Here is a real-world example where this came into play. We were asked to develop a device used by bariatric patients where the maximum amount of force applied to it would be 200 pounds. The company wanted us to develop a plastic device that could withstand 700 pounds. Due to the limitations of available materials, the size and shape of the device required for optimal use, and the customer's ideal production cost, this was not possible. But, even more importantly it was not necessary. Expecting your device to handle several hundred pounds of pressure more than the user will exert is not realistic. While it would be nice if it could withstand those forces, it does not meet the intended use criteria and is therefore not necessary. Trying to design it in such a way that would accommodate this extra weight would increase cost unnecessarily and require a complete redesign. To avoid situations like this, remember to keep the question of what problem do you want this product to solve in the forefront of your mind when developing your PDS.

Another component of maintaining realistic expectations is in terms of price. If you start with a very low production price in mind from the get-go but then need to develop new technology, use expensive materials, or complicated building processes, your costs will most likely exceed your target price. Even things like how it will be packaged and shipped can have an enormous impact on production costs. Doing extensive market research on similar products or even products using similar technology can give you a realistic idea of what your production costs may be.

 

Be flexible

The product design specification is a set of goals, not guarantees. Inventing is an iterative process and despite all your best efforts, your design may not work within the parameters you defined. For example, you build your product, but upon testing discover that it does not work correctly. In this case, you would need to alter your PDS or find another way of solving the problem you set out to fix.

One medical device we developed required a specific type of packaging seal. Since it was a medical device, it needed to be sterilized at high pressures. Conversely, it was going to be shipped in the cargo hold of a plane that subjected the device to very low pressures. The original seal design and materials would not work with these opposing pressure extremes. The design and product specifications needed to be altered to accommodate a new type of design and material that could.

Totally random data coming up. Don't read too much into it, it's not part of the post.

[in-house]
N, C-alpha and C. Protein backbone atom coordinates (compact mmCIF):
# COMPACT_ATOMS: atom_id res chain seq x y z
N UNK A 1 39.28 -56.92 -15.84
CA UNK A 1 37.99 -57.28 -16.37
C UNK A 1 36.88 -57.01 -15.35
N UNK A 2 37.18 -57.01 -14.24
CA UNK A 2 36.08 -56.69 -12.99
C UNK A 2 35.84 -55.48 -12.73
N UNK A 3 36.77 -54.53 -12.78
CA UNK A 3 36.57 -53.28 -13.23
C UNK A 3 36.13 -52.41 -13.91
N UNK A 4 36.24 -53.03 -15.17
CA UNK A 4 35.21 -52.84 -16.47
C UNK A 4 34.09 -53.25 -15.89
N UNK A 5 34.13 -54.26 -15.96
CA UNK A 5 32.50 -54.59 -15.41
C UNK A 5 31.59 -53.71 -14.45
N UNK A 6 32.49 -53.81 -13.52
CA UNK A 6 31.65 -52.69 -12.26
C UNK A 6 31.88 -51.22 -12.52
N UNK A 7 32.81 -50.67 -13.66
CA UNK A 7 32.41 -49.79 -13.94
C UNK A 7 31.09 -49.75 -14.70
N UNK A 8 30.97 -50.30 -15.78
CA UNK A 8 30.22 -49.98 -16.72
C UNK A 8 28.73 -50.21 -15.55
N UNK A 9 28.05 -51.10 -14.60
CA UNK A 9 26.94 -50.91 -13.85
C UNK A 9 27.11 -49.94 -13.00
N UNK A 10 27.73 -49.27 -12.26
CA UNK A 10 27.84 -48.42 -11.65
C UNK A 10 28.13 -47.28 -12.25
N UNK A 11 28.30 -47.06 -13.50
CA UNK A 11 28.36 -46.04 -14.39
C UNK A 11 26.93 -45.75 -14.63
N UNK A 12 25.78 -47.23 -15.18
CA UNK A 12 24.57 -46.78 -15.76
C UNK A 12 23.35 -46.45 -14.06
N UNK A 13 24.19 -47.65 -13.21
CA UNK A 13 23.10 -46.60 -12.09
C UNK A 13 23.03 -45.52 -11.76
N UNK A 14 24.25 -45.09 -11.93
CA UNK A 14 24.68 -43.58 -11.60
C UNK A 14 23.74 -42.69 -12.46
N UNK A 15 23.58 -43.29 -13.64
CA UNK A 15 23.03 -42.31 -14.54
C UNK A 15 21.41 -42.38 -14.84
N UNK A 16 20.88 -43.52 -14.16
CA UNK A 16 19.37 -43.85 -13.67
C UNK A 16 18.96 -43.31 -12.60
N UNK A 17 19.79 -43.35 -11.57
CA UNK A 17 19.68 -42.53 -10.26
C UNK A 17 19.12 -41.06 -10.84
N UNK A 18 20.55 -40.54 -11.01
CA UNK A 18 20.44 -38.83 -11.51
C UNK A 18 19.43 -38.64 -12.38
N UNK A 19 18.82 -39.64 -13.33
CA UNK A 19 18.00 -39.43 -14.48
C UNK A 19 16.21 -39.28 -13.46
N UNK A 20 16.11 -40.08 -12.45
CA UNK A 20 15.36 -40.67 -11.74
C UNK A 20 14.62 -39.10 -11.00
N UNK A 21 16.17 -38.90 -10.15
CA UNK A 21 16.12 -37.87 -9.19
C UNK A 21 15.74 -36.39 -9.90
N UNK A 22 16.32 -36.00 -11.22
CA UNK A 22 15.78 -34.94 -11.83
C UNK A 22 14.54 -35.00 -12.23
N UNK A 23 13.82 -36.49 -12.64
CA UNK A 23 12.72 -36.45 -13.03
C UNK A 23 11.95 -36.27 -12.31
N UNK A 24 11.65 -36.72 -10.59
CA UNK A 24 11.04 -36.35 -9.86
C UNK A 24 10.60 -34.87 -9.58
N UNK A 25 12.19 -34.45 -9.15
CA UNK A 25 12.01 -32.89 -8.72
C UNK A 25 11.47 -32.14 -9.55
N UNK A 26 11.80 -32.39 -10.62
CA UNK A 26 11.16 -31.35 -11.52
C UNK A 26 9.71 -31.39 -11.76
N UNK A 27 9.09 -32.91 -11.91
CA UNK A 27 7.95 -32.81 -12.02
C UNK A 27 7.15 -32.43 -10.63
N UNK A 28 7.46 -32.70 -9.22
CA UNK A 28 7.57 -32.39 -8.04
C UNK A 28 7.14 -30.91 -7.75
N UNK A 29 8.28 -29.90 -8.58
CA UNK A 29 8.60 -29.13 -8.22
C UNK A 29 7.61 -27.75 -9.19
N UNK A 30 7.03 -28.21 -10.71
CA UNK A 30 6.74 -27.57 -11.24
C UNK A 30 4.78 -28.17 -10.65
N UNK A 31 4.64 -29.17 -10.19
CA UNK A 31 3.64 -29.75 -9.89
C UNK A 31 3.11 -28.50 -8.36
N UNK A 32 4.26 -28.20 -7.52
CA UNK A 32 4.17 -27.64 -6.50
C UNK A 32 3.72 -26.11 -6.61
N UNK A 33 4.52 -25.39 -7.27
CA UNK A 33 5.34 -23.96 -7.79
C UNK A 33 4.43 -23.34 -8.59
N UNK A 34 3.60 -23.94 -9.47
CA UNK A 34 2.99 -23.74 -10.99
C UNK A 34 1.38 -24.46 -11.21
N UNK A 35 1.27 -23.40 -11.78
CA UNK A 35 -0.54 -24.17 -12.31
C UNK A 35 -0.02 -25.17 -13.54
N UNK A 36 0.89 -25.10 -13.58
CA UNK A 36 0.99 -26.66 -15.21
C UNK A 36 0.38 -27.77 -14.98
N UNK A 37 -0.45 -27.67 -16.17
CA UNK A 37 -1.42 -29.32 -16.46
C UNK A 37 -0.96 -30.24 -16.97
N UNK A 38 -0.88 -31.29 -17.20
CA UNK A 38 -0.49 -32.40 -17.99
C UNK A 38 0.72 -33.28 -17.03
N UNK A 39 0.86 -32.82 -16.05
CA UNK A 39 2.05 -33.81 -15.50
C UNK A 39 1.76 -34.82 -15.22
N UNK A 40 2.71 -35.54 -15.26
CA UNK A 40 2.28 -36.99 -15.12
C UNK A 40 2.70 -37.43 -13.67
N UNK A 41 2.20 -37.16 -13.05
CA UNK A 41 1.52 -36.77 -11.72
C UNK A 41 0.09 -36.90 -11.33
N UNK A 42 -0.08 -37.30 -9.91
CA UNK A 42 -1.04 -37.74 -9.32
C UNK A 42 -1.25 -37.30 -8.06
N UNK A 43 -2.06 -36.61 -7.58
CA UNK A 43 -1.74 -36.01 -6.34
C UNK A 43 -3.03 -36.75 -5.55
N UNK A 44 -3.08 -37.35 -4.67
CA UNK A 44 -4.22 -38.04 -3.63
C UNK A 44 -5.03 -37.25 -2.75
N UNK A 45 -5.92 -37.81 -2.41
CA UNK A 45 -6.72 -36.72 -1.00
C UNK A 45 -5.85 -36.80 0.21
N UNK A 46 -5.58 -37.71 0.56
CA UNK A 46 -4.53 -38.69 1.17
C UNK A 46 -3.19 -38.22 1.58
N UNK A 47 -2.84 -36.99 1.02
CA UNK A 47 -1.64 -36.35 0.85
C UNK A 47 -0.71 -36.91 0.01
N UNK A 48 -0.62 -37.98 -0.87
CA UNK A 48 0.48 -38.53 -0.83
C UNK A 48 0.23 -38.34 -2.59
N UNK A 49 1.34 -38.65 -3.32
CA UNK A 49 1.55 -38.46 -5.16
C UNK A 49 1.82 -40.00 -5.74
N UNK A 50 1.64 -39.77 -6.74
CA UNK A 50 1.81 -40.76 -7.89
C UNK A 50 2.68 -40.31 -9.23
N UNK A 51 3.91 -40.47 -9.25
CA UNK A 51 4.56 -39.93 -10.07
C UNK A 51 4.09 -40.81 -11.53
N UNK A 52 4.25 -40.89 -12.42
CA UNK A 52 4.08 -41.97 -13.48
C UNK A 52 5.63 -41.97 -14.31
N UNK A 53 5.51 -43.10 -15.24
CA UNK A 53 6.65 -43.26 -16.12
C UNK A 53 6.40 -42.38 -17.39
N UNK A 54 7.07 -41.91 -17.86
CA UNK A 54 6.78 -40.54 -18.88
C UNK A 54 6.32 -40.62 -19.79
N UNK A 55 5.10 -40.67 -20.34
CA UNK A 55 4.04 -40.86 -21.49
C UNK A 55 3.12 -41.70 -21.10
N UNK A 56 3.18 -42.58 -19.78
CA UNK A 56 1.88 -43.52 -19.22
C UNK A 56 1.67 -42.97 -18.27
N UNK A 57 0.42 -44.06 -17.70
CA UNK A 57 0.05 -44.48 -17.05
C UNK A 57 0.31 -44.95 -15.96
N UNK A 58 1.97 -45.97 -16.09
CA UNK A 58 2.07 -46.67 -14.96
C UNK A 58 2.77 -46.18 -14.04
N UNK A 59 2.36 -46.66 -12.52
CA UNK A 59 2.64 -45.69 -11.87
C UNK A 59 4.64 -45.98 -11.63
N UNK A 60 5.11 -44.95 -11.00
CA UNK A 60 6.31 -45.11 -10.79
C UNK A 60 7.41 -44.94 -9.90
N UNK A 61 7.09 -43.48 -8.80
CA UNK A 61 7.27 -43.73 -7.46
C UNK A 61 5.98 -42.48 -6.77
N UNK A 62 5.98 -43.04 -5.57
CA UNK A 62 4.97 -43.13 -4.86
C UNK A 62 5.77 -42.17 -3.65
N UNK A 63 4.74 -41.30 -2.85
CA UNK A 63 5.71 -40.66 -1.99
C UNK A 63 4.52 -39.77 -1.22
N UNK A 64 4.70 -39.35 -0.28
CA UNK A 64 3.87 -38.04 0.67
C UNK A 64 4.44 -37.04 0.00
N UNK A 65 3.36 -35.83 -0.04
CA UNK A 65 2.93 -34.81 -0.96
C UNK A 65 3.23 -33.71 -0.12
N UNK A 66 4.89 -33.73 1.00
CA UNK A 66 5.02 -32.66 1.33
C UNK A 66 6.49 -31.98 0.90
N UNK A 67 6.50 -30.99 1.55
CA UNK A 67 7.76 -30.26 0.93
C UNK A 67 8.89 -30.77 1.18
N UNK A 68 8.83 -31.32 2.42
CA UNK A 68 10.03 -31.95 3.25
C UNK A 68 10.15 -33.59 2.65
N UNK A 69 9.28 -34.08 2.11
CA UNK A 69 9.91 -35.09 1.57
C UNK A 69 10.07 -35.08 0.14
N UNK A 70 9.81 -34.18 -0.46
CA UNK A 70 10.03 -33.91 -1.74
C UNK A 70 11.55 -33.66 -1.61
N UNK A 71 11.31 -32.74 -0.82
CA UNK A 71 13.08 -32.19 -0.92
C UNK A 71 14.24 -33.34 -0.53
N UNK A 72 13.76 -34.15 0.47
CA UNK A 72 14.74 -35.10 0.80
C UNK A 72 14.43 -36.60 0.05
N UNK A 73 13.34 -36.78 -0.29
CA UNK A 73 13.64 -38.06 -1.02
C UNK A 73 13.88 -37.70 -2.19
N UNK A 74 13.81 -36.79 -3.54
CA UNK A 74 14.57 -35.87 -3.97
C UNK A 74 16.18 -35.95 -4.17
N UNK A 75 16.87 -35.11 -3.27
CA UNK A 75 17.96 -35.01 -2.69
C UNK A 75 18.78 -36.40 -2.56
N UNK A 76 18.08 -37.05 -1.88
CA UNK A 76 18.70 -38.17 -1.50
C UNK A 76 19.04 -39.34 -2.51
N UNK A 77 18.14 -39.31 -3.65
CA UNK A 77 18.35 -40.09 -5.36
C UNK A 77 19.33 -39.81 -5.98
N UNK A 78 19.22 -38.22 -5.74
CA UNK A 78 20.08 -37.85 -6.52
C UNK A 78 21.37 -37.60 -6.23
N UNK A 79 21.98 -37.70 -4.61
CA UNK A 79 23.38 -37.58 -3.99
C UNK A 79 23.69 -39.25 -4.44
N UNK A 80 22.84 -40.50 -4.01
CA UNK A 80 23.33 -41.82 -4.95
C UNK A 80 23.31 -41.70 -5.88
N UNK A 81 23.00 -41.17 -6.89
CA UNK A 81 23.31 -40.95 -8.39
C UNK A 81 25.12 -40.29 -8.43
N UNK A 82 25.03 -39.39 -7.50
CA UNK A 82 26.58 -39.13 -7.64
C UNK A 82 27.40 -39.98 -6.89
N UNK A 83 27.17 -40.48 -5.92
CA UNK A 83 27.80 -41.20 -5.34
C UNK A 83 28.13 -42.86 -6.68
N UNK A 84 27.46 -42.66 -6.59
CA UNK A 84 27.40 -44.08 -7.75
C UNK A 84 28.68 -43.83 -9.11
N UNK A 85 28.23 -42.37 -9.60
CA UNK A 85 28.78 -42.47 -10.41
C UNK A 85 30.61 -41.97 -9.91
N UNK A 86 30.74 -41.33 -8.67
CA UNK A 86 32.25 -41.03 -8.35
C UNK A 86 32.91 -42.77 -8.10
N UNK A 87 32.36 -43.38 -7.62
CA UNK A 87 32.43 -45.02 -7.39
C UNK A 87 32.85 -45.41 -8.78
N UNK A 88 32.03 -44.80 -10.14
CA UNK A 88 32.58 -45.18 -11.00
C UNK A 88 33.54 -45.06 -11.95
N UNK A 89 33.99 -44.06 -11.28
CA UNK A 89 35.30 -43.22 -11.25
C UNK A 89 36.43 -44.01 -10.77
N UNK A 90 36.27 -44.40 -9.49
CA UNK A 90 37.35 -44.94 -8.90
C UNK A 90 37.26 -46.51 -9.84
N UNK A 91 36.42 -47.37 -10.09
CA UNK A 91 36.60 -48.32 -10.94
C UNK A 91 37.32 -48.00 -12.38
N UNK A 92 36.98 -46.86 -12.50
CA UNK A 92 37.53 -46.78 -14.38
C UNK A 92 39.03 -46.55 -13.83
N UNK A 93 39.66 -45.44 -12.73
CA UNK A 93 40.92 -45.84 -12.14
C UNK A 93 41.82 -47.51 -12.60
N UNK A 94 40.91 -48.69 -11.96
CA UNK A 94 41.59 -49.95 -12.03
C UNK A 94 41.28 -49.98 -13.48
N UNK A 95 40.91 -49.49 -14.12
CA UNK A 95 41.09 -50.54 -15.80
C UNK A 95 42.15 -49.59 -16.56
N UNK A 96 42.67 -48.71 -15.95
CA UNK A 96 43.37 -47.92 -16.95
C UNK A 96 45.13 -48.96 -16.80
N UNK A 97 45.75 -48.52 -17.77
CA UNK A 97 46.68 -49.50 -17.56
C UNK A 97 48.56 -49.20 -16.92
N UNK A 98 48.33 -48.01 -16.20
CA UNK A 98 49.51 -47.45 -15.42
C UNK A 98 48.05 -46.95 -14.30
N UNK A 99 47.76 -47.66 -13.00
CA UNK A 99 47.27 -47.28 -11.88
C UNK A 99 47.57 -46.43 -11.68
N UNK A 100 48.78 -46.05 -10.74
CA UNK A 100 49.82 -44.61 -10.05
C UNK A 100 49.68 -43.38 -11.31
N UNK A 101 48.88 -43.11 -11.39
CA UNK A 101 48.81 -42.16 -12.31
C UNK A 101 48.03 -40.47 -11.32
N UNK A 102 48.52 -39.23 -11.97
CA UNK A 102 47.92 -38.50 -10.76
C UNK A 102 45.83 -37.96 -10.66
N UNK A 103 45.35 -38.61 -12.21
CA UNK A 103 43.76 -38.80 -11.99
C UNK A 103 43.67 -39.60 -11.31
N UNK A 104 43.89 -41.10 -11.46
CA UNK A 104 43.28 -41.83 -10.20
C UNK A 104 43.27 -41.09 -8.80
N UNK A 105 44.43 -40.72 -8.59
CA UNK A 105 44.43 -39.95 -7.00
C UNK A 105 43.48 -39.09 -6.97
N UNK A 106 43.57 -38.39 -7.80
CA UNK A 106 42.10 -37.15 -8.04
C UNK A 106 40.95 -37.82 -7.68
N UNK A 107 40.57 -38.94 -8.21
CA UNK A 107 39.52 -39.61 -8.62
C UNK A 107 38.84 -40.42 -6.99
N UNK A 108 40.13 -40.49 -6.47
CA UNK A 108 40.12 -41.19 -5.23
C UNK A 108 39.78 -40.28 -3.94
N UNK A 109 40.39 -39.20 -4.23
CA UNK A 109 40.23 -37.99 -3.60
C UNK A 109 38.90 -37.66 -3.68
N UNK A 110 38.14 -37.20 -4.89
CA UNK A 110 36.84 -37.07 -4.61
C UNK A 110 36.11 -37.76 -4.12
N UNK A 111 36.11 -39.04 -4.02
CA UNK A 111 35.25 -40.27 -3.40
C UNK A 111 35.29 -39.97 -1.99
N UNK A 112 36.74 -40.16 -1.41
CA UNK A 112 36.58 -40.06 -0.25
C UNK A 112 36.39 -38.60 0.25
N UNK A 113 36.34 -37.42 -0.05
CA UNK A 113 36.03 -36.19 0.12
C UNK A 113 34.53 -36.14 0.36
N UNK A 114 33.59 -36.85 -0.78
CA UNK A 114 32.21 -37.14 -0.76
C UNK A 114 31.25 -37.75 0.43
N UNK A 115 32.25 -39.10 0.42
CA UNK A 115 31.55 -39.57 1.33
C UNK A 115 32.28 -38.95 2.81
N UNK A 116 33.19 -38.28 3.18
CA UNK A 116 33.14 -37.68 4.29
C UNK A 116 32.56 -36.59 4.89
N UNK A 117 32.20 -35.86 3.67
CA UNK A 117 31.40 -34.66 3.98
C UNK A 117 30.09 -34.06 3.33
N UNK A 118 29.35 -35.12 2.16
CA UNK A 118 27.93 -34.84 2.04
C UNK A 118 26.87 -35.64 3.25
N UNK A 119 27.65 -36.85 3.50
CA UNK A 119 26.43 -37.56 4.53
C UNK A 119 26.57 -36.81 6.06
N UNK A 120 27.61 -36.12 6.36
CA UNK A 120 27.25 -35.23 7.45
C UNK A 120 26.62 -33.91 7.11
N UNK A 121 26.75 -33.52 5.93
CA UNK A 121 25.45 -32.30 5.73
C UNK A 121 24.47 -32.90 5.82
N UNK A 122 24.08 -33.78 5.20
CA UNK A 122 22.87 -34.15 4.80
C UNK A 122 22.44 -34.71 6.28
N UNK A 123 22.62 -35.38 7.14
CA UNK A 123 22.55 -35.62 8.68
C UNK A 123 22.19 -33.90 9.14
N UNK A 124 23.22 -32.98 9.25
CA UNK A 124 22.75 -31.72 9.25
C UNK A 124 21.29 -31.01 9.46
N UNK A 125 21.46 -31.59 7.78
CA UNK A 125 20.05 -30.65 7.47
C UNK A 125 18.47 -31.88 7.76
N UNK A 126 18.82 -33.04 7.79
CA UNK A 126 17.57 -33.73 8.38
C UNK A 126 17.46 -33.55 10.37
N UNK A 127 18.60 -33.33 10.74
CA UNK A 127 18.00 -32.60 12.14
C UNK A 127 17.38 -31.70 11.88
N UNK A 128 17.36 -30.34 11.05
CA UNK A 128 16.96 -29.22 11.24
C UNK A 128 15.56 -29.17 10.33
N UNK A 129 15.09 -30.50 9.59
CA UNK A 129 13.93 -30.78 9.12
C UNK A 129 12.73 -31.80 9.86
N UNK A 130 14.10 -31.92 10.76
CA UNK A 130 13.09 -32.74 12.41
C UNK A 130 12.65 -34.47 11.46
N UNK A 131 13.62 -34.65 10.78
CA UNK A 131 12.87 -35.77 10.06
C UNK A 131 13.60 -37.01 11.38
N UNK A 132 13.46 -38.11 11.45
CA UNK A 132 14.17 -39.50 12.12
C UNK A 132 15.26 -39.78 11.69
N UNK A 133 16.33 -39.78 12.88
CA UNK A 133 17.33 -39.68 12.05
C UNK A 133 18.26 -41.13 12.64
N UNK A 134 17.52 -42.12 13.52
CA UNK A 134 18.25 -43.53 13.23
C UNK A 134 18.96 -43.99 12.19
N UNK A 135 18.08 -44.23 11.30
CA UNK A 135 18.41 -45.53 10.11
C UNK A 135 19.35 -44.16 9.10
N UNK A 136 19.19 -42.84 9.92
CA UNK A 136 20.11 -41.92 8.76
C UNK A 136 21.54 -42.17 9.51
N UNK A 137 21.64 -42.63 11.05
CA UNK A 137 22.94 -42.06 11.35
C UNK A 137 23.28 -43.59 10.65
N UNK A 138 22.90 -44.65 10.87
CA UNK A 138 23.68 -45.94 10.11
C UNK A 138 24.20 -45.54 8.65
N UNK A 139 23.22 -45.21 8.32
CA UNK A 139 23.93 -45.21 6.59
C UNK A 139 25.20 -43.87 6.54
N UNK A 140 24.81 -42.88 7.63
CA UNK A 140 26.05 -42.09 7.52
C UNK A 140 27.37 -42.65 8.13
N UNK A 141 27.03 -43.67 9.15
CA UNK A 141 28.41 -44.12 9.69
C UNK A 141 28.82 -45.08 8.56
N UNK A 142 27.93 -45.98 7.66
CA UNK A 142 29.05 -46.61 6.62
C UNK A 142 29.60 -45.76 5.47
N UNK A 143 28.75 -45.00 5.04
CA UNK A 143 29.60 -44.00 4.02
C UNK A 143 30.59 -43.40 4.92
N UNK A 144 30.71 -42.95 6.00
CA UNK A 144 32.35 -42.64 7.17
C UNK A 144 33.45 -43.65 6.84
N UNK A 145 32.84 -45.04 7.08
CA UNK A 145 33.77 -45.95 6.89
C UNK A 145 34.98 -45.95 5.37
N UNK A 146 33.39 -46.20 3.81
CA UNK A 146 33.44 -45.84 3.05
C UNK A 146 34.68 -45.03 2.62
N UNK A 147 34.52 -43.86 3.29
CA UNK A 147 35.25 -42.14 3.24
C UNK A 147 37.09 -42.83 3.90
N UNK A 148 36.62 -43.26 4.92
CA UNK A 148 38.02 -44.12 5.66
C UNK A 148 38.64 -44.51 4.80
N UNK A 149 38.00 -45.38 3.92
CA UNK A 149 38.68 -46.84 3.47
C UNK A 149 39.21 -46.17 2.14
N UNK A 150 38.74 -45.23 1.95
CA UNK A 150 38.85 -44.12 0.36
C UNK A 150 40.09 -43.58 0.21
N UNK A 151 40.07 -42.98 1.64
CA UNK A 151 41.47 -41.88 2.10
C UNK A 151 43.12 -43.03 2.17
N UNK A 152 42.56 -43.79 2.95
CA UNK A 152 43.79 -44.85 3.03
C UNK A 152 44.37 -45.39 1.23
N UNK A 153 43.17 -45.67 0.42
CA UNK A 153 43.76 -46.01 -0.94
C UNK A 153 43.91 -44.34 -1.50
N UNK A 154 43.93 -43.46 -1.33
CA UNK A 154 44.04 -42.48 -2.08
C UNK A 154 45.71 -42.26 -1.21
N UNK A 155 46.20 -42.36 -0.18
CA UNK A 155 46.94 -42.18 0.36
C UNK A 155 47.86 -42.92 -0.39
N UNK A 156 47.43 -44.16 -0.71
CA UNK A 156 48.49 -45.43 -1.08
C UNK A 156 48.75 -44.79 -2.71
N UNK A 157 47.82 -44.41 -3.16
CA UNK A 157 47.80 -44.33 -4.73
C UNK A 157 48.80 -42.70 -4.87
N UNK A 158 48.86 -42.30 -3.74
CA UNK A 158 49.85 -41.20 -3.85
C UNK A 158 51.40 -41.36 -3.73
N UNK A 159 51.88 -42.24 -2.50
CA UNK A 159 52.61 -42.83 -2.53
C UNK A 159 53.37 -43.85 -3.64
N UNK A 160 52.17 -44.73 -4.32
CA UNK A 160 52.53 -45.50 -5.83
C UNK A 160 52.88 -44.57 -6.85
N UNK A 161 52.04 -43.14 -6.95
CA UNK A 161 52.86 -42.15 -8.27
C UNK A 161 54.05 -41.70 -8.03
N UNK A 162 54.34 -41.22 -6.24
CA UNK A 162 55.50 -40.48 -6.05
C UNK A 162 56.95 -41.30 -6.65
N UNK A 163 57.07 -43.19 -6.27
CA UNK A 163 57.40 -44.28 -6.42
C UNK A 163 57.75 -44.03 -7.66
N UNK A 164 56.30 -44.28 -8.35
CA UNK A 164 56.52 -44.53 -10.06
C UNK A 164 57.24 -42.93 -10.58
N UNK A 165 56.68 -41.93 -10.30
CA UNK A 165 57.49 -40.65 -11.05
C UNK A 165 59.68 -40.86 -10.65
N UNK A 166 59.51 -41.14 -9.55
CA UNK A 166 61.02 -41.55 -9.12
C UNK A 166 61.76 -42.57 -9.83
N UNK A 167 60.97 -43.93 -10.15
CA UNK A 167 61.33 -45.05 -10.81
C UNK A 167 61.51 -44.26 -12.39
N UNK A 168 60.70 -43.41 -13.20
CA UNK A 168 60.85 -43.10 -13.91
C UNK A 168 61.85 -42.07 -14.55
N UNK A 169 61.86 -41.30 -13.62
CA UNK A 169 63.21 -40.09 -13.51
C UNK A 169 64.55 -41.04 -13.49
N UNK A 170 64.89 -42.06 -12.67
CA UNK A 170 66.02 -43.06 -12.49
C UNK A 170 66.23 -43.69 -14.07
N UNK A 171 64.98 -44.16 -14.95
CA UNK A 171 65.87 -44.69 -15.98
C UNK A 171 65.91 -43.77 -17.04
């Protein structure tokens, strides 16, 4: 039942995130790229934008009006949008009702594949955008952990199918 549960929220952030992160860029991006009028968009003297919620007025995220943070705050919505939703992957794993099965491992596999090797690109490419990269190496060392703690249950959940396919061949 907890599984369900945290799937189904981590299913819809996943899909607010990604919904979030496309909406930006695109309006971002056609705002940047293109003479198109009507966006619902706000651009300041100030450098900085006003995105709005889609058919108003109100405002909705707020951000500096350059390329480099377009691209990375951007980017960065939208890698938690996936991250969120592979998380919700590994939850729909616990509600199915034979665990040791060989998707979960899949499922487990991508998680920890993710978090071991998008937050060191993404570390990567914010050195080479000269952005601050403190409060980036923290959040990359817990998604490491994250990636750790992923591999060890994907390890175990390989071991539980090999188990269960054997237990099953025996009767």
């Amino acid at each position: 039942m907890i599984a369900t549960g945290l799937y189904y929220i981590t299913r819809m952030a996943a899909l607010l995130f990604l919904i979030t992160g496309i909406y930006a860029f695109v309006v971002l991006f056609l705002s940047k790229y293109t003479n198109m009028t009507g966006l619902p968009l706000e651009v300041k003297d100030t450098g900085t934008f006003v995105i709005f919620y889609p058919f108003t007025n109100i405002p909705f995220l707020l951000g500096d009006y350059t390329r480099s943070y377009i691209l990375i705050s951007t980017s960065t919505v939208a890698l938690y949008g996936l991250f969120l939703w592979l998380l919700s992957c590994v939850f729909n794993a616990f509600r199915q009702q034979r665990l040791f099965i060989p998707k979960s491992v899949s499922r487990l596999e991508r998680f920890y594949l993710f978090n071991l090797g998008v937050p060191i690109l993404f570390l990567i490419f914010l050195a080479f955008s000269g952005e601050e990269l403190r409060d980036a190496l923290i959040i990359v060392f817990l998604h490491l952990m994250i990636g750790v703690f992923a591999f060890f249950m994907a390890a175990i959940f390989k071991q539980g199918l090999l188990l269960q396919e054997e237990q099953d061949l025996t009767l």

Putting your Product Specification together

Now that you have done all your background research and have extensive knowledge of the user requirements and market, you can begin to write your PDS. Start by naming what problem you want your idea to solve and then list all the user requirements. Once you have a list of user requirements you can prioritize what your first design and prototype will focus on. From there you can take your completed user specification to a product development company where they will assign a functional requirement for it. If you need help writing your design specification we have put together a comprehensive editable PDS workbook, with examples, that will walk you step by step through the process. Download your FREE copy below!

Write your PDS like a Pro!

We've put together a FREE PDS Workbook that guides you step by step through writing a preliminary PDS.
writing a product specification

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About Synectic Product Development: Synectic Product Development is an ISO 13485 certified, full-scale product development company. Vertically integrated within the Mack Group, our capabilities allow us to take your design from concept all the way to production. With over 40 years of experience in design, development, and manufacturing, we strive for ingenuity, cost-effectiveness, and aesthetics in our designs.  Learn more about our invention help services and see how we can help your next project.